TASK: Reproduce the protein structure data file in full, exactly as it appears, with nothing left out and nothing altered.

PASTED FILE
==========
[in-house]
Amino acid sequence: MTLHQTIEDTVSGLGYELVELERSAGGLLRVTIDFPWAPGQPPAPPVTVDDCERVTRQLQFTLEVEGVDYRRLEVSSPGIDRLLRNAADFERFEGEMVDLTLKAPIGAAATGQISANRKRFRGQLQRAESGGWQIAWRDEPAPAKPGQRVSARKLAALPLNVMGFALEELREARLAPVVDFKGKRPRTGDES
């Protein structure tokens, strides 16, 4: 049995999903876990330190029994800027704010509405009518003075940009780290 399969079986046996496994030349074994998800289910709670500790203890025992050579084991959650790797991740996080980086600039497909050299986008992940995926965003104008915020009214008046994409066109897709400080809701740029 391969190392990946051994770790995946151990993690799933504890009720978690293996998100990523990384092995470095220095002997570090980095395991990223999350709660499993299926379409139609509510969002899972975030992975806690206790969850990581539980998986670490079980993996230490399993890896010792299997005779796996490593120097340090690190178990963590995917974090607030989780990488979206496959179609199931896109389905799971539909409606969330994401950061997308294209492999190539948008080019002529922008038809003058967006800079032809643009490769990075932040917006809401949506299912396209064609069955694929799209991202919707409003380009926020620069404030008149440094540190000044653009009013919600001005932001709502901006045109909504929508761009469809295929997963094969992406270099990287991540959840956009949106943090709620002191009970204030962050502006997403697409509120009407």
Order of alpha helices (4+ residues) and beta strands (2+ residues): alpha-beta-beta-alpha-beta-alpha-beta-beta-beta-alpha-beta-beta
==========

[in-house]
Amino acid sequence: MTLHQTIEDTVSGLGYELVELERSAGGLLRVTIDFPWAPGQPPAPPVTVDDCERVTRQLQFTLEVEGVDYRRLEVSSPGIDRLLRNAADFERFEGEMVDLTLKAPIGAAATGQISANRKRFRGQLQRAESGGWQIAWRDEPAPAKPGQRVSARKLAALPLNVMGFALEELREARLAPVVDFKGKRPRTGDES
């Protein structure tokens, strides 16, 4: 049995999903876990330190029994800027704010509405009518003075940009780290 399969079986046996496994030349074994998800289910709670500790203890025992050579084991959650790797991740996080980086600039497909050299986008992940995926965003104008915020009214008046994409066109897709400080809701740029 391969190392990946051994770790995946151990993690799933504890009720978690293996998100990523990384092995470095220095002997570090980095395991990223999350709660499993299926379409139609509510969002899972975030992975806690206790969850990581539980998986670490079980993996230490399993890896010792299997005779796996490593120097340090690190178990963590995917974090607030989780990488979206496959179609199931896109389905799971539909409606969330994401950061997308294209492999190539948008080019002529922008038809003058967006800079032809643009490769990075932040917006809401949506299912396209064609069955694929799209991202919707409003380009926020620069404030008149440094540190000044653009009013919600001005932001709502901006045109909504929508761009469809295929997963094969992406270099990287991540959840956009949106943090709620002191009970204030962050502006997403697409509120009407």
Order of alpha helices (4+ residues) and beta strands (2+ residues): alpha-beta-beta-alpha-beta-alpha-beta-beta-beta-alpha-beta-beta